Music for Life Books
About Music for Life
Me? An author? Well, I never started out intending to be one. But then I found myself collecting so many pearls of wisdom, so many innovative ideas and so many humorous stories, I just had to do something with them!
My Life as an Author
How it all Began
It all started when I was asked to be on a pedagogy panel at the National Flute Association convention several years ago. I was excited to share my passion for teaching and my ideas with the NFA members. In preparation I practiced my speech and showed my friend Karen Iglitzin my many handouts. When she heard the speech and saw the stack of papers I was bringing she said, “This isn’t just a short speech and some handouts; this is a book!” So it’s all Karen’s fault. Nine years and many, many hours on the computer later I’m the proud author of two books.
Meet my Collaborators
At the top of the list is my sister, Cynthia Acree. Day by day, step by step, she brought more life, organization, creativity and knowledge to these pages. Without her, neither of the two Music for Life books would exist. Cindy is the author of The Gulf Between Us: Love and Terror in Desert Storm and is a writing coach. I’m so glad she was mine. And how great is it that we’re sisters, and we still get along!
My friends Mary Kay Wilson (my students’ accompanist) and Melinda Bargreen (composer and former music critic for the Seattle Times) were also such a big help making sure my spelling and grammar were correct and that I didn’t say anything really lame.
I had extra help in Making Music and Having a Blast! My flute students Simon Berry and Lydia Walsh, two bright, brutally honest 16-year-olds told me their opinions of every page. They often hit the delete key—especially after reading my so-called “dumb” jokes. I finally let them write their own chapter, which I got to edit. Payback time!
Simon and Lydia are not the only student authors of this book. We interviewed many student musicians from 9-year-olds just starting out to high school students trying to fit practice into their busy lives, students graduating from conservatory and those who have chosen a different life path but sill treasure their student musician days. Their honest and heartfelt ideas and solutions make this book a treasure.
What I Learned Along the Way
In writing these books, I read everything I could find on teaching, playing music, and even business and employee-management skills. I talked to other teachers to hear their problems and their solutions to find out what they need and what works.
I even spent hours talking to my husband Don about his management philosophy as a construction manager at the University of Washington. Don is a great mentor because he is a great boss. He gives his employees the skills and the autonomy to succeed. Don’s employees feel liked and supported and will try their best to do a good job because of the atmosphere he has created.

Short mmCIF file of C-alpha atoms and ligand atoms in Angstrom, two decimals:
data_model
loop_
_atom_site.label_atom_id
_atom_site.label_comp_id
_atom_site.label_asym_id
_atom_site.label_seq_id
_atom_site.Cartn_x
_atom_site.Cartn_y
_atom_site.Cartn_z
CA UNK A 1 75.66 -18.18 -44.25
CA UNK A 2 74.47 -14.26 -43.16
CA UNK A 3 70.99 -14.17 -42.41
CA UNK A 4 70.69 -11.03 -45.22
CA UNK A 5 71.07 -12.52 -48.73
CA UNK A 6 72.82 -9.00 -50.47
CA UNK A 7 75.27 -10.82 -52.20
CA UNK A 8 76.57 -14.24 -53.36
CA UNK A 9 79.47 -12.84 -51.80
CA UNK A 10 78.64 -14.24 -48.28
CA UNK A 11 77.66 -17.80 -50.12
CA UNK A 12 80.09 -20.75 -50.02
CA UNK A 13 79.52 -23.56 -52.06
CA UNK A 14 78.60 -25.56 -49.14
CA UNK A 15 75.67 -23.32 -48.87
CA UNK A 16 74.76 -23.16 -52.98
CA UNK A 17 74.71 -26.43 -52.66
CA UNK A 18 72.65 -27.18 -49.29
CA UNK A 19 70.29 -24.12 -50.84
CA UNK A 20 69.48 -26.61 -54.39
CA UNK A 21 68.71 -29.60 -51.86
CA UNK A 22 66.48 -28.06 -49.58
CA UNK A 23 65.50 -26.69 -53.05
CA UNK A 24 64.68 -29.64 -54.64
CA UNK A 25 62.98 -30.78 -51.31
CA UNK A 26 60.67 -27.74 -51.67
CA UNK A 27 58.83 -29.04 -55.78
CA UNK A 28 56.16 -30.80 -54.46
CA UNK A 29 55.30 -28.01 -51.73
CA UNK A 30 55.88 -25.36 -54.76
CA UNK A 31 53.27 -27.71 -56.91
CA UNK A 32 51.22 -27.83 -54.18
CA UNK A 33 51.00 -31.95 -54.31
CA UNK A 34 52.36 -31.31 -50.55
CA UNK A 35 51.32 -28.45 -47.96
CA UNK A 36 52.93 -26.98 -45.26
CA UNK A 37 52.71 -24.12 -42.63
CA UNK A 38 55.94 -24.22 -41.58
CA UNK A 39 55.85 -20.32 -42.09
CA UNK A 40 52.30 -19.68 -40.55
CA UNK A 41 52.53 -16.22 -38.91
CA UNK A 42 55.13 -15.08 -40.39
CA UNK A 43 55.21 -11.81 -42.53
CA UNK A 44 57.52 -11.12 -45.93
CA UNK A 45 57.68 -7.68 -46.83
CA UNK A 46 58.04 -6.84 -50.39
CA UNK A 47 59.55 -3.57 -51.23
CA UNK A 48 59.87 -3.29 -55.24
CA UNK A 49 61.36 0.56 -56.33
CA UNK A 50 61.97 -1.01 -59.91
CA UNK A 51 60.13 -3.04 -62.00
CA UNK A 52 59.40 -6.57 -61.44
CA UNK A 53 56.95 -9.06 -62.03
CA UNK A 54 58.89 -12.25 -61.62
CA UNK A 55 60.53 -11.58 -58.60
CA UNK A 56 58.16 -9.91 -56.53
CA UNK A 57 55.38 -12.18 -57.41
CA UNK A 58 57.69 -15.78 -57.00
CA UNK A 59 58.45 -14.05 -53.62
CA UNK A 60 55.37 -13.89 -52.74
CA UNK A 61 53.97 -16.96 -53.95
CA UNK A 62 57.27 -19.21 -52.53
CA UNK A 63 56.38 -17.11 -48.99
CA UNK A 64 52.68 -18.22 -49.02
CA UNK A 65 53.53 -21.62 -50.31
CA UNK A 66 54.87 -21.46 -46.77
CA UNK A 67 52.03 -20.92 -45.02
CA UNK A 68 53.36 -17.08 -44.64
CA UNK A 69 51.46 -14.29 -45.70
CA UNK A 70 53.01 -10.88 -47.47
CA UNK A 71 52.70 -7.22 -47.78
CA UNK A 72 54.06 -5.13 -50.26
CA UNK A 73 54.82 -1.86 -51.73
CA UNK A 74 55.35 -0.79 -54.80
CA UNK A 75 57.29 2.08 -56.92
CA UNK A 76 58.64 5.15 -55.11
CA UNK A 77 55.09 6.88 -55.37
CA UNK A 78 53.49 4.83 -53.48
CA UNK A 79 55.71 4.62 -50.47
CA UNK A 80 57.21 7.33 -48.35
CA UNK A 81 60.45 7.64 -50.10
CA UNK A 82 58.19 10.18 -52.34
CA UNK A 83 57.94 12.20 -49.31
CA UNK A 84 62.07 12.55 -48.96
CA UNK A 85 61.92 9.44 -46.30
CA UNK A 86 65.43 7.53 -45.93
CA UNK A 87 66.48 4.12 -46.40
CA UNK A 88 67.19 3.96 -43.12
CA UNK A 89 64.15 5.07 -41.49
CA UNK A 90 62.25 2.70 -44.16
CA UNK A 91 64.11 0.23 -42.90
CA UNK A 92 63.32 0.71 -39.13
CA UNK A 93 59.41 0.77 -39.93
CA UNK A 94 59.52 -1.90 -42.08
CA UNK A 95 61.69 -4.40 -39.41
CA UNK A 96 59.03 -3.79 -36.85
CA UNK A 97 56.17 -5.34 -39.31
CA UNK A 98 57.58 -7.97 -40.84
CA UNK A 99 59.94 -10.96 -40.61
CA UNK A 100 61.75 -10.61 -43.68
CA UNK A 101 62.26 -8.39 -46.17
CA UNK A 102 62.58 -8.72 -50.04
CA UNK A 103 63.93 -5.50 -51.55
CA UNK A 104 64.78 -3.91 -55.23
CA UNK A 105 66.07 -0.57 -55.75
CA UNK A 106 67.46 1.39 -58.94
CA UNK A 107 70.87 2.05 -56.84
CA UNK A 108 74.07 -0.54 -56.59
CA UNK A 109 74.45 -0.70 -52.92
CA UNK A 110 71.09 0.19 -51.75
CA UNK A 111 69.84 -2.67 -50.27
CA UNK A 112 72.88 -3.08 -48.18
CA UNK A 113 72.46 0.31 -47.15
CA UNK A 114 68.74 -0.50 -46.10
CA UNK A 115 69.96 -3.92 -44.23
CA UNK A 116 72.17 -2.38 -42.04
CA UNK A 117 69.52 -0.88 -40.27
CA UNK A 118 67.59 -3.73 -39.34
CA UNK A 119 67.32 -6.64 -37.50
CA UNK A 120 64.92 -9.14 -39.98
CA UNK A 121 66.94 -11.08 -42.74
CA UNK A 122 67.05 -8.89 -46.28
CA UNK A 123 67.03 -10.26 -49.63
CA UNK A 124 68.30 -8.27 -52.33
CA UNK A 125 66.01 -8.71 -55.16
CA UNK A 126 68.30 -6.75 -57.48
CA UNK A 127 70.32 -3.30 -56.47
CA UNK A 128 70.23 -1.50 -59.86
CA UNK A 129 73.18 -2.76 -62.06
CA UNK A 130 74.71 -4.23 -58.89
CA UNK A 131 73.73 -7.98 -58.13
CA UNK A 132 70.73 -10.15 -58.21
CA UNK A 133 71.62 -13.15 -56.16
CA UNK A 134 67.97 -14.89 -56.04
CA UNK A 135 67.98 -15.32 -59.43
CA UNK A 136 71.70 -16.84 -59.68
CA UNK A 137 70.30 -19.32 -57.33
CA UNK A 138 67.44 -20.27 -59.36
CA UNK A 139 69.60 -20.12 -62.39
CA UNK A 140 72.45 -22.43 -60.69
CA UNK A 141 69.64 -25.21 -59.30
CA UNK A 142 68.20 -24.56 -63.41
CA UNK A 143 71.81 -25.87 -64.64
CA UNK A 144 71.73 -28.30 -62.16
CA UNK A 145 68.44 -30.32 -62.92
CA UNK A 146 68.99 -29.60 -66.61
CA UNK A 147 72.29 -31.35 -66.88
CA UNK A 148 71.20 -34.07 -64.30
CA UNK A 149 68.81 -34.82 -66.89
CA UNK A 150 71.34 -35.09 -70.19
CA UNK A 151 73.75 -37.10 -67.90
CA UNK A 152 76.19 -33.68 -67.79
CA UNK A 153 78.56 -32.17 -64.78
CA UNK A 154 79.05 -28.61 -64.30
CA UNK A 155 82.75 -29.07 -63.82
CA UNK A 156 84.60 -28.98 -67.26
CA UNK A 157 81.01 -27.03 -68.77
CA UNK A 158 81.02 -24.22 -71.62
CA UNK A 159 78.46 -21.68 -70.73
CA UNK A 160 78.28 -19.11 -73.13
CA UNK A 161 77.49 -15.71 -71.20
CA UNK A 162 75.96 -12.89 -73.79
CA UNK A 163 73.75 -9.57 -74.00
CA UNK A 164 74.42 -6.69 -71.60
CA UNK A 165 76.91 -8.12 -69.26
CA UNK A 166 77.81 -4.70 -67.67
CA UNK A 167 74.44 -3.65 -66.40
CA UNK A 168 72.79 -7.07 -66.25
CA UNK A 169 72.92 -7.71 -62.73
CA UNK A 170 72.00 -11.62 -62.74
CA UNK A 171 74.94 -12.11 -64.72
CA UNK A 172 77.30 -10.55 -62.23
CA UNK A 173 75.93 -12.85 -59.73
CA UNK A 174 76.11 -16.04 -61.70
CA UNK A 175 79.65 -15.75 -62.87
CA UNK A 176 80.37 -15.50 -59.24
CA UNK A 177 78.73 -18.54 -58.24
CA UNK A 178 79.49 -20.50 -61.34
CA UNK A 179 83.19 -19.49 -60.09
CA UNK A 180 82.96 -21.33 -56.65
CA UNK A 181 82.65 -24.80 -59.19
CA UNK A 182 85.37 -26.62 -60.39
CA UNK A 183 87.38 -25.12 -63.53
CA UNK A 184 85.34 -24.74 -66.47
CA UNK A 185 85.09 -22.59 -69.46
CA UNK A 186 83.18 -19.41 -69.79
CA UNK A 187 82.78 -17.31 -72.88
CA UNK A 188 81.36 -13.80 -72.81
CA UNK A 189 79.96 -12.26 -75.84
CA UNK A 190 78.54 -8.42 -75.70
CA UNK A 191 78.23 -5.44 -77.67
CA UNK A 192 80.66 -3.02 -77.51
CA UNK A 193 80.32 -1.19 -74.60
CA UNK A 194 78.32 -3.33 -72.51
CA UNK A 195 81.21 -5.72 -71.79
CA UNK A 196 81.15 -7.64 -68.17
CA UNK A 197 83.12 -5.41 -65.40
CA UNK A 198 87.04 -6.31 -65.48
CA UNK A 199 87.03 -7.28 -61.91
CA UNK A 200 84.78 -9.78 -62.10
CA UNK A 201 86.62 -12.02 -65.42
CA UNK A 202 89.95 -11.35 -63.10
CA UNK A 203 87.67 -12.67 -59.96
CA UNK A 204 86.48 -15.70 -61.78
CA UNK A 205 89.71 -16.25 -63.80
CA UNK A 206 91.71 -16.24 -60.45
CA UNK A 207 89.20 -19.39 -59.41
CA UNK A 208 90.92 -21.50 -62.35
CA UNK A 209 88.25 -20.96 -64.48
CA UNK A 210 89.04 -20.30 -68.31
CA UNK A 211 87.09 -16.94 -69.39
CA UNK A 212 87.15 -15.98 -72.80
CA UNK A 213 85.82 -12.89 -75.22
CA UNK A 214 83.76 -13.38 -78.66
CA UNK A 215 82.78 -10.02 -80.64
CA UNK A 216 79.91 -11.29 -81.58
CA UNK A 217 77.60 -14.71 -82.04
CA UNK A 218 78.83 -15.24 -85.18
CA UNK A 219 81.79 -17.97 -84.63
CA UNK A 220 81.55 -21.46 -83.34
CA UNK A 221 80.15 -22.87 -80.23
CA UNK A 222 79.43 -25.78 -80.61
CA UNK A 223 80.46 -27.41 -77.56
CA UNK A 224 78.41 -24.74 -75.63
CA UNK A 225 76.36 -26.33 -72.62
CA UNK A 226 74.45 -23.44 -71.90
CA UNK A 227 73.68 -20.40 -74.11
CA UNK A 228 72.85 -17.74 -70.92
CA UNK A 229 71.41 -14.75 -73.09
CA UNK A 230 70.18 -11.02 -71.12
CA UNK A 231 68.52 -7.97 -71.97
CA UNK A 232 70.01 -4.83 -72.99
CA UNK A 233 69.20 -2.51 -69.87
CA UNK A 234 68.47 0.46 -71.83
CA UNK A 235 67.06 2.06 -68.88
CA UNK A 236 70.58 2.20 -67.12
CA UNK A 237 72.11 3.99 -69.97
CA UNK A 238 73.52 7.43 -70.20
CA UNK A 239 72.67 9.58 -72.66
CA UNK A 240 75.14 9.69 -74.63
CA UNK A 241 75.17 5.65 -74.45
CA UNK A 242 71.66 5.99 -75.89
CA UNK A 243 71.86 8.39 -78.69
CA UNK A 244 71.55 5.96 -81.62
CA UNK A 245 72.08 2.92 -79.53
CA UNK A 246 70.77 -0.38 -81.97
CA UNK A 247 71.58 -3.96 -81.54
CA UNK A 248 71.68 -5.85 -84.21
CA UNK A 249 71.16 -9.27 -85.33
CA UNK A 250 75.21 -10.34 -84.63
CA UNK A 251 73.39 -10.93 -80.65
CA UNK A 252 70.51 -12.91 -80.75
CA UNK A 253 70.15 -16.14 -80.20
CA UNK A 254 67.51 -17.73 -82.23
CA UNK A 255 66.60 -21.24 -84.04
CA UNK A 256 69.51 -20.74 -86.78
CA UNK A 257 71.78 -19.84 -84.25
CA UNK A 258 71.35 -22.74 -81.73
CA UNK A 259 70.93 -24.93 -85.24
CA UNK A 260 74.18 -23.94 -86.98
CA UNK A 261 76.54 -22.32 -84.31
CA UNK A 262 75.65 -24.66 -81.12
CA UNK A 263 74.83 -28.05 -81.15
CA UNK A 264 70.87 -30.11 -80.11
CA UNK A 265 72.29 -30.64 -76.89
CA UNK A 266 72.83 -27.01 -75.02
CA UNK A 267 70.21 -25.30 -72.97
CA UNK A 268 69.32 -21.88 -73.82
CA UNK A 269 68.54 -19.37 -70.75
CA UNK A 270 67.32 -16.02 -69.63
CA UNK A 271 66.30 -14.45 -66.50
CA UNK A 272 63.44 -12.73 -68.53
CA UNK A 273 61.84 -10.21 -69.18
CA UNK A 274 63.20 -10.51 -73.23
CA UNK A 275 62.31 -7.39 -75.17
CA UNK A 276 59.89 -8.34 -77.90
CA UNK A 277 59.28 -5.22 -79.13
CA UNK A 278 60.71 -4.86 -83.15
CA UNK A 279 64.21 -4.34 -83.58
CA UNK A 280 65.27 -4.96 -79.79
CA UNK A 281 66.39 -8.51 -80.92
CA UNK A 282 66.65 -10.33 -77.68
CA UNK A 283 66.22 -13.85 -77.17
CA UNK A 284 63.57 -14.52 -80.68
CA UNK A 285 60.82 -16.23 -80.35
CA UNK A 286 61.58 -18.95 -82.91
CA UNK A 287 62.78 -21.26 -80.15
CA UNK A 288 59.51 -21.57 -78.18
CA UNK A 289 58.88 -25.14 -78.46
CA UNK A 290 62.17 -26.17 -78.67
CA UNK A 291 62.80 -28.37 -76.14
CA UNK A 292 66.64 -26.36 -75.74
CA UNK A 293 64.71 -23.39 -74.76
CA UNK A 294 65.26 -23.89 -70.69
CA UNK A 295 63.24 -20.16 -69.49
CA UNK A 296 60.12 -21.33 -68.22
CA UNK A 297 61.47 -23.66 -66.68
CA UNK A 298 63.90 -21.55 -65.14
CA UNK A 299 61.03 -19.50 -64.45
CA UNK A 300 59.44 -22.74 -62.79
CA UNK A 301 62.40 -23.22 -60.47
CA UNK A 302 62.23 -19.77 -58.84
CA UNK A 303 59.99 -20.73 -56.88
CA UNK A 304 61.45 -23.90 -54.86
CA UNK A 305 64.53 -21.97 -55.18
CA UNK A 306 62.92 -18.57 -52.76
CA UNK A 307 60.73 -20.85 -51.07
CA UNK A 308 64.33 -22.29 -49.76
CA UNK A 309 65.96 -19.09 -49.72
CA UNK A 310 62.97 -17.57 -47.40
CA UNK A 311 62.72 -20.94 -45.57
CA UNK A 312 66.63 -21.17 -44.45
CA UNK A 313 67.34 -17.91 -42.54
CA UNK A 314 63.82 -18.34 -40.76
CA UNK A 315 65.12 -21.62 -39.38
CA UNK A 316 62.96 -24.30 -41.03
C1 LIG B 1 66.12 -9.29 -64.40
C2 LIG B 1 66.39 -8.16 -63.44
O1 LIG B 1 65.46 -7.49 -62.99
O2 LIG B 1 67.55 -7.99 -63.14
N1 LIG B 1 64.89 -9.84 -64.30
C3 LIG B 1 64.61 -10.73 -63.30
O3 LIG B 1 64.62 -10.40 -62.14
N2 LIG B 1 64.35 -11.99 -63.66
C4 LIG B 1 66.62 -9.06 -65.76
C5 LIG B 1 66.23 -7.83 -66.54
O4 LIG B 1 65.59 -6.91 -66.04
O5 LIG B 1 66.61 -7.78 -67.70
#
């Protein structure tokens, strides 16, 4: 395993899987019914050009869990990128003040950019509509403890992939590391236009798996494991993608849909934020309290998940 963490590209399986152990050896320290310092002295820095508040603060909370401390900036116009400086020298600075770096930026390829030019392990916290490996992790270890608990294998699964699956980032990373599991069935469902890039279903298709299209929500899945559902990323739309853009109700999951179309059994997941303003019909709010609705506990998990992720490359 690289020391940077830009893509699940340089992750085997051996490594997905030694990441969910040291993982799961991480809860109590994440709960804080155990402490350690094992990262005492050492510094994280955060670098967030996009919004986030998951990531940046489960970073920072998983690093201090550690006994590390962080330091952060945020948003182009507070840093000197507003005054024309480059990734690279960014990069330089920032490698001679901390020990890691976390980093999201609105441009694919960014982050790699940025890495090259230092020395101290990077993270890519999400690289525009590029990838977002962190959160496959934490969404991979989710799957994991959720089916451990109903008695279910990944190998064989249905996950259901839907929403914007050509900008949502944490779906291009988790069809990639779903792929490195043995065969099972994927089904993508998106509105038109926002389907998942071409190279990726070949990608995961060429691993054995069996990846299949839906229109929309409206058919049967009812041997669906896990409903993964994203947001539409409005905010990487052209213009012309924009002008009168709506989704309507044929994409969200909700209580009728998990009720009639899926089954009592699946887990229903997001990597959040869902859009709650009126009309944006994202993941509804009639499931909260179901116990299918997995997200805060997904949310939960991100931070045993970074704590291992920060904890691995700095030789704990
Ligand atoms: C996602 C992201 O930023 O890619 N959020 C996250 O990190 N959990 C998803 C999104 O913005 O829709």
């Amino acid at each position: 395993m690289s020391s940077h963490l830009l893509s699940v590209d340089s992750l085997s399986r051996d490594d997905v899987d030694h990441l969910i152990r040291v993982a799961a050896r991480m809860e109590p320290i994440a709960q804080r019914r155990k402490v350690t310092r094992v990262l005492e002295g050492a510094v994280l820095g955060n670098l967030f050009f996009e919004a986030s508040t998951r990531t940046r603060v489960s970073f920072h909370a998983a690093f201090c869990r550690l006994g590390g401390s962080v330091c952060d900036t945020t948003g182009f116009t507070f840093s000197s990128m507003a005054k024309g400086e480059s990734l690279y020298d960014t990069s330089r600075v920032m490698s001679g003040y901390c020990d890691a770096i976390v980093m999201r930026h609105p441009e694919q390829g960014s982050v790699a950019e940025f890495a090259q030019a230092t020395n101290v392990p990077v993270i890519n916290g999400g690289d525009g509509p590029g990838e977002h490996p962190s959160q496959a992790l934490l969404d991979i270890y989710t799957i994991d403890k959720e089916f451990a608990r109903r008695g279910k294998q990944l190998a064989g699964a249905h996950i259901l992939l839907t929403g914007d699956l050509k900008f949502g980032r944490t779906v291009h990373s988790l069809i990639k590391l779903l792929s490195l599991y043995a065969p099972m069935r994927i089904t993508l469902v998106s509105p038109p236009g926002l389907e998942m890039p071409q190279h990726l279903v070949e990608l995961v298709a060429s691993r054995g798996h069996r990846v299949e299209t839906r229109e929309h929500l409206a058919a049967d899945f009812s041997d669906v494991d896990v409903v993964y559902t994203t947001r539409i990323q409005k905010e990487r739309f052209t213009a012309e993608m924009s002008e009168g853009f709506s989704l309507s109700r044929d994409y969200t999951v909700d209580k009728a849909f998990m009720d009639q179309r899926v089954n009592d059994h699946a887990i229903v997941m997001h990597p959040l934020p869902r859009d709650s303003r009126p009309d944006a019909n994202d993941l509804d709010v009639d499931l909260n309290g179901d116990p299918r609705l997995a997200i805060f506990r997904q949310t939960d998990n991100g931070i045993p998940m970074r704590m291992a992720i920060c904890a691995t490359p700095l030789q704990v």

What have I learned?
First, that teaching is more about managing and inspiring people than distilling information. If students feel challenged and supported, they will prosper.
Second, that to be a good teacher is to always keep learning. Innovation keeps our students and us excited and looking toward the future. No matter how long you’ve taught or how great a teacher you are, there’s still more to learn.
Third, no teacher is perfect and not every student wants to learn. No matter how much the teacher or parents work, if the student is not vested in the process, it just won’t happen.
Fourth, opening up the world of music to our children and to our students is the most wonderful gift we can ever give them!
Fifth, writing books is hard work! And bringing them to the attention of the world is even harder! So thank you for reading and for your interest!
It has been so gratifying hearing from teachers and students about what both books have meant to them.
One elderly man who had taught piano his whole life told me, “After reading your book, I realized that I could be friends with my students!” Another teacher confided,” I’ve always had a high turnover rate but using the ideas in book one made my students more excited to learn and for the first time two of them made All-State, and no one quit this year!” Many other teachers have said they put the books on their bedside table and read a little every night while using a marker pen to circle ideas to try the next week.
Book two has been a help to both students and teachers. A few weeks after Making Music and Having a Blast! came out, I exclaimed to my sister and co-author Cindy, “This is the book I’ve been waiting for!” I realized I sounded like an advertisement. All my students purchased the book, and I give reading assignments—sometimes to an individual who is having trouble with something such as dealing with stage fright or boredom in band, and sometimes class assignments where everyone in the studio reads a chapter on musicality, theory, music history, or how to practice, and we talk about it at the lesson. It saves so much lesson time re-inventing the wheel!
Students have told me the book has been a real help to them. “I thought I was the only one who had stage fright!” “I was practicing an hour a day and getting nowhere, but now I know how to get more done in less time.” And everyone loves all the true-life stories in both books.
I’ve only had one person tell me she wasn’t thrilled about the books. “There are so many ideas in the books I just don’t know where to start!” she complained.
Well, I can deal with a complaint like that!